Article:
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Old 11-24-2013, 08:33 PM   #21
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generator use at home

I have a 2000i watt Honda and a 2800 Watt Yamaha 2800I that we have used for situations as you mentioned several times. I cut a round hole big enough for the plug of the extension cord to go through the wall between the garage and the basement. I feed the extension cord through that hole and then fill in the any gap with some cloth, fiberglass wool or the like. I place the generator just outside of the garage. If it rains I place the generator just inside the garage with the exhaust facing outside and close the garage door just enough to vent the exhaust.

I used both generators for about 6 days after Hurricane Sandy last year and was able to keep the refrigerator, TV, computer freezer etc. running. I don't leave the generators going during the night.

When I get my electricity back I plug the hole with a 35 mm film canister that closes the hole perfectly.
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Old 11-24-2013, 09:08 PM   #22
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Time out.

I'm not connecting this to my house wiring. I simply want to pass it the extension cord through the exterior wall of the house when I am powering a lamp and small dorm refridge and or tv when we lose power.

I'm not looking to install a sub panel etc, I'm just looking for a little door or plug as this would probably be used just once or twice a year.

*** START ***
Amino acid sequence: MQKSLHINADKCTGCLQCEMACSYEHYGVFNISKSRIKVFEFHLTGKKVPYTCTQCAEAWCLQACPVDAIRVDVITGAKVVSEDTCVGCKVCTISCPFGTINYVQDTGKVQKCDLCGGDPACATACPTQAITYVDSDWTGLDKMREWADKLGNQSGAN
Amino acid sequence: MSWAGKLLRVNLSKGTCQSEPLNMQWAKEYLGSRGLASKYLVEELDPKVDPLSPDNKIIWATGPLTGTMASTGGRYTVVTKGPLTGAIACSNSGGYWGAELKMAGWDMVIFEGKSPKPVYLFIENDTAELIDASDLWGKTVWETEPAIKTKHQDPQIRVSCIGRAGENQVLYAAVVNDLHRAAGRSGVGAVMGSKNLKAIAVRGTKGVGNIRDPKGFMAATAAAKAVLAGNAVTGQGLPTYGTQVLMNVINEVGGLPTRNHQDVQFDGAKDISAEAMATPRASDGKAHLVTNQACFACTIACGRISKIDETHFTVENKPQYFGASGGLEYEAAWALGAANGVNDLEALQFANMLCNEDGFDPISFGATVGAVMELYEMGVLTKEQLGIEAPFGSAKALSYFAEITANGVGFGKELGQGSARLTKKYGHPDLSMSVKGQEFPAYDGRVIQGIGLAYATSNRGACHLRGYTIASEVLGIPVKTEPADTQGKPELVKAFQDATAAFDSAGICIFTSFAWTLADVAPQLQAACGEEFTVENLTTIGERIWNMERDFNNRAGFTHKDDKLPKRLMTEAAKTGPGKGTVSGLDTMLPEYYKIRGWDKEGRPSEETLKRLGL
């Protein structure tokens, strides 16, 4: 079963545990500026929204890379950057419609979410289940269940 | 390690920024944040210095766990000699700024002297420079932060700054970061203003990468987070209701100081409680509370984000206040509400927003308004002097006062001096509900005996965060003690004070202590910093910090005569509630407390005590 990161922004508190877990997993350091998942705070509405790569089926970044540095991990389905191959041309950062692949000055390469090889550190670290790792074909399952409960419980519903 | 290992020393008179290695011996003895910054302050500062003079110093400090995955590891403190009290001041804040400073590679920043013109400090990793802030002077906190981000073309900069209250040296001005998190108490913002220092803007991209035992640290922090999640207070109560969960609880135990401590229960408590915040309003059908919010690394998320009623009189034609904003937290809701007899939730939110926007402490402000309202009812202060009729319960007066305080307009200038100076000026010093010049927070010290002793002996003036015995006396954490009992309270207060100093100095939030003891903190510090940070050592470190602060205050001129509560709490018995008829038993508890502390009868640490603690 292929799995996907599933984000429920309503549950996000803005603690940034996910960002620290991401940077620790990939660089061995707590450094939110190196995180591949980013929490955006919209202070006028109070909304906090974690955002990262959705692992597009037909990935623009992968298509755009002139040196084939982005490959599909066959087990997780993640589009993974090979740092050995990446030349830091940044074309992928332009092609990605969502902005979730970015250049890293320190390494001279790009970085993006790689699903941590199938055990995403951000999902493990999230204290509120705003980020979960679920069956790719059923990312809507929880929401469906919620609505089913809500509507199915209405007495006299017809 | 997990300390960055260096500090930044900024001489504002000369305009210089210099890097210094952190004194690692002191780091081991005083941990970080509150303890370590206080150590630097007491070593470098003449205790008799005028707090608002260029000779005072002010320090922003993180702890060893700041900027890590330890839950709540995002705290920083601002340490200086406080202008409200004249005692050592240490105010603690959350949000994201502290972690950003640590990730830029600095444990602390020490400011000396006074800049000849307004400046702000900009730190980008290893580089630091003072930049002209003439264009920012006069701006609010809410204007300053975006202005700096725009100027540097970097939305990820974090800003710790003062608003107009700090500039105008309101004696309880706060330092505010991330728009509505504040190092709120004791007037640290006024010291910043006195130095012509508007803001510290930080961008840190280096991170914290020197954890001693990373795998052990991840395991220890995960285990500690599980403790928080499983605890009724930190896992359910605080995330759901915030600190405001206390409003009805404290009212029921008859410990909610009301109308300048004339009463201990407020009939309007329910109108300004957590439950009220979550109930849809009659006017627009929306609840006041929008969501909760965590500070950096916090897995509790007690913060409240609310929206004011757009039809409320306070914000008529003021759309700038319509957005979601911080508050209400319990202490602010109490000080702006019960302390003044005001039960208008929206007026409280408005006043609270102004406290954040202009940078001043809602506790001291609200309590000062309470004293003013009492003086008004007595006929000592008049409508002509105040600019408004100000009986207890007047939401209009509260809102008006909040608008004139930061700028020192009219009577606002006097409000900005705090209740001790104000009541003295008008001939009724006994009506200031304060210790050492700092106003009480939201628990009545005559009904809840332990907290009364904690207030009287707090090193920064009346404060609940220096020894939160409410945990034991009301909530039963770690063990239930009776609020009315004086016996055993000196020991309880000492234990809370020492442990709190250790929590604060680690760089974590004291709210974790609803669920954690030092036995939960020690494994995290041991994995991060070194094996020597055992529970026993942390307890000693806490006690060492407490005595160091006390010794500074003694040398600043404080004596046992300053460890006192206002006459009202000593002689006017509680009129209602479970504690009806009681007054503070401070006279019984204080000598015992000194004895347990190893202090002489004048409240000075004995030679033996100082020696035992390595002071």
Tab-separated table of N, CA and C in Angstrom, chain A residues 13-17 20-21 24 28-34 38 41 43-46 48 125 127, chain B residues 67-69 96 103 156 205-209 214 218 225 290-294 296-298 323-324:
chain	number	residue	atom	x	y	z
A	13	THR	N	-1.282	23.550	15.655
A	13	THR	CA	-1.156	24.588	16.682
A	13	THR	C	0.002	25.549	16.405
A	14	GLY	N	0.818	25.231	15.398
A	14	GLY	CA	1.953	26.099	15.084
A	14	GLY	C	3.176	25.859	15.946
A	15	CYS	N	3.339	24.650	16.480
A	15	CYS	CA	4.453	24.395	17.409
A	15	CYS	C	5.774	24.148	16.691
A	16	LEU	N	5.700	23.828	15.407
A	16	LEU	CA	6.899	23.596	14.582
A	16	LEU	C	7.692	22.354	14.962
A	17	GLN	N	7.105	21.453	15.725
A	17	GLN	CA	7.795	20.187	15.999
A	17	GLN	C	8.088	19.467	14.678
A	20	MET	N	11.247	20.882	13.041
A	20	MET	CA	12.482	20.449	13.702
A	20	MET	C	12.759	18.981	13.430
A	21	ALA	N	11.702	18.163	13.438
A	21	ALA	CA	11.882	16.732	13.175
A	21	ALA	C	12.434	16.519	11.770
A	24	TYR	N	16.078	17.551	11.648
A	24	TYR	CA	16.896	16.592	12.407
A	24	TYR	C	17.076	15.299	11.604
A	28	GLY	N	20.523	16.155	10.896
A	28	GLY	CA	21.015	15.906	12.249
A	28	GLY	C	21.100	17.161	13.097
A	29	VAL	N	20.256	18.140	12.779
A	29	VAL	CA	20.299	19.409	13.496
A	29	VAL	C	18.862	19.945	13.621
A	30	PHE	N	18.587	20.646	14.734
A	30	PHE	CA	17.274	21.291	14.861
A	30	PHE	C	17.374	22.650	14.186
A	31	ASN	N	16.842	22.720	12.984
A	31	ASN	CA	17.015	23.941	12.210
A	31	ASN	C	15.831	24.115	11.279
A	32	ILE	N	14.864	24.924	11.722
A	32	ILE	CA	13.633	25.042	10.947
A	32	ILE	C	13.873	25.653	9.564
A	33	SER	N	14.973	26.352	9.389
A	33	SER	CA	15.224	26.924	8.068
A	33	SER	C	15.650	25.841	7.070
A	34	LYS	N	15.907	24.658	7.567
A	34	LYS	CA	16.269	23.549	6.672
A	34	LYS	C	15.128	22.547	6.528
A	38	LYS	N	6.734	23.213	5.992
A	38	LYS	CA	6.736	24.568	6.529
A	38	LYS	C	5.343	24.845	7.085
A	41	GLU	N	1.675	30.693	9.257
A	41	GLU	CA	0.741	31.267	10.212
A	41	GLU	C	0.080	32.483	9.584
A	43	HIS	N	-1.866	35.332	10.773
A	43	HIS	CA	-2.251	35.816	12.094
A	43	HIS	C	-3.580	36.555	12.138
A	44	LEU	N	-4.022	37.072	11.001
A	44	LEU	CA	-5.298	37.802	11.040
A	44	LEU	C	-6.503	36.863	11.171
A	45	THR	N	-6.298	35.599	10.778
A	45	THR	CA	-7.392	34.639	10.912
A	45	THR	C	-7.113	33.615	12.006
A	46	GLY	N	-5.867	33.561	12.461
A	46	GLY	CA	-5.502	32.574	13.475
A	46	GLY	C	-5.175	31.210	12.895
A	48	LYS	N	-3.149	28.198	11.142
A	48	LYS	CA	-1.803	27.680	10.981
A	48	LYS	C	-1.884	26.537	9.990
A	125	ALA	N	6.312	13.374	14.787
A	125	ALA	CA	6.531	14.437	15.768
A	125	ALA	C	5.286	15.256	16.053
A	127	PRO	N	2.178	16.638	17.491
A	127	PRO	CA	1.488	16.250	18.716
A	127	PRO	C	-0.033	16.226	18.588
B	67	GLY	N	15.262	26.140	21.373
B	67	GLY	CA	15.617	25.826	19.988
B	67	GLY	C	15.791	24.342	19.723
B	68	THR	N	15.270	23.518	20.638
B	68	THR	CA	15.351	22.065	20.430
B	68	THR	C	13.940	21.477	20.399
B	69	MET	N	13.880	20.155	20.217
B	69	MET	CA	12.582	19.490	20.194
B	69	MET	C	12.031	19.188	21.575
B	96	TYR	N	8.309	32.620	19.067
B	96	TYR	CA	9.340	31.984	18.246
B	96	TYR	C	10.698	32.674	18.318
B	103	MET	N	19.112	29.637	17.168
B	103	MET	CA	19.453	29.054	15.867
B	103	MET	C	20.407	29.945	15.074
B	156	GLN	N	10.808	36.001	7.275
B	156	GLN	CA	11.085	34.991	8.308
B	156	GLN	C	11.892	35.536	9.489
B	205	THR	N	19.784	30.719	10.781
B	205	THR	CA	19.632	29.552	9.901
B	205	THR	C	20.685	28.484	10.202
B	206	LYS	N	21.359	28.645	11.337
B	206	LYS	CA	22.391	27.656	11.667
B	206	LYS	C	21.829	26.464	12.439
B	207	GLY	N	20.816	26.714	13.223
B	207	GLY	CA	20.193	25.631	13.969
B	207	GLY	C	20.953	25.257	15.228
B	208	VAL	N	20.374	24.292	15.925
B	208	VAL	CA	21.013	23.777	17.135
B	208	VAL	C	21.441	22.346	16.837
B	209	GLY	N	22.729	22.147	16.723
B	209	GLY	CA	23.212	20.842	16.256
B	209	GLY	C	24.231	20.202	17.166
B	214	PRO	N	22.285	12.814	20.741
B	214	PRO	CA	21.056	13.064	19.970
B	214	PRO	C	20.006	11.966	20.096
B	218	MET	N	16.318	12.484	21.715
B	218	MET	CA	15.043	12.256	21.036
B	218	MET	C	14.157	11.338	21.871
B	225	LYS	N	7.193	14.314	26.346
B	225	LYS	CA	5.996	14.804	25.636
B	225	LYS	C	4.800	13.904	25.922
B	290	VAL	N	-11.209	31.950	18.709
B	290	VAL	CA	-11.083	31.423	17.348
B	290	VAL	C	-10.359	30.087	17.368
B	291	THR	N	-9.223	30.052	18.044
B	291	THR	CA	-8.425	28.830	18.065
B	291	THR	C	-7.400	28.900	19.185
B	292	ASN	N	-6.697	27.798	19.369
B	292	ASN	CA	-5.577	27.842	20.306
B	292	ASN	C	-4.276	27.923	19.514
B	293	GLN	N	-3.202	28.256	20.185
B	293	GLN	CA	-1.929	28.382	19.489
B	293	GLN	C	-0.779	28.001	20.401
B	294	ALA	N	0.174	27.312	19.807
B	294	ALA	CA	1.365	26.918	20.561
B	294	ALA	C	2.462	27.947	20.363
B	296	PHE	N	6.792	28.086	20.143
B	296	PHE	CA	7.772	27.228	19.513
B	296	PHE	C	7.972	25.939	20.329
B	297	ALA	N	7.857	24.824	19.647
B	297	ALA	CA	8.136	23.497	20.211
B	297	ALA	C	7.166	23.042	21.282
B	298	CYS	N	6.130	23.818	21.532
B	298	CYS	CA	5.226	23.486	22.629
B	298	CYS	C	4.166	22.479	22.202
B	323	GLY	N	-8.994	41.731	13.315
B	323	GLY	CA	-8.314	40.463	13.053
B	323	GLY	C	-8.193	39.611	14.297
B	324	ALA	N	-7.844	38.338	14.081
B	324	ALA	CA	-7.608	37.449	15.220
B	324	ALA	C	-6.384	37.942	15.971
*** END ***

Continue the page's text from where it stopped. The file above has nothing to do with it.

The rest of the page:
For what your talking about doing you can get a a weatherproof box with a male plug in it. You can get one at an electrical supply and it is called an inlet box. Run Romex thru the wall to a duplex outlet on the inside wall. Of course if you live somewhere where you have to deal with building codes you may need to hire this done,
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Old 11-25-2013, 07:07 AM   #23
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We just had a transfer switch installed to do this. The inlet is outside, not far from the new RV outlet he also installed, and the transfer switch is on the wall near the breaker box. That's the best solution.
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Old 11-25-2013, 07:20 AM   #24
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We just had a transfer switch installed to do this. The inlet is outside, not far from the new RV outlet he also installed, and the transfer switch is on the wall near the breaker box. That's the best solution.
For the sake of safety, one reminder, if you'll forgive me…

Before connecting a generator to house circuits, make sure you remove the utility company's main breaker at your meter. That ensures there's no way you could back-feed current into the municipal lines and shock a worker who thought the line he was working on was inert.

If you have a proper transfer switch this may be belt-and-suspenders precautions, but still…
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Old 11-25-2013, 08:04 AM   #25
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If you have a proper transfer switch this may be belt-and-suspenders precautions, but still…
I believe I mentioned the transfer switch twice.

What you describe is unnecessary as long as the transfer switch is wired correctly. It's electricity, not magic. It's not going to flow through an open switch. Also, if I switched off the master, how would I know when power has returned?

And, in fact, if I did try to backfeed, the generators would shut down immediately - my two Hondas aren't enough to even power my own house, let alone anything upstream. That would be an immediate clue to me there's something wrong.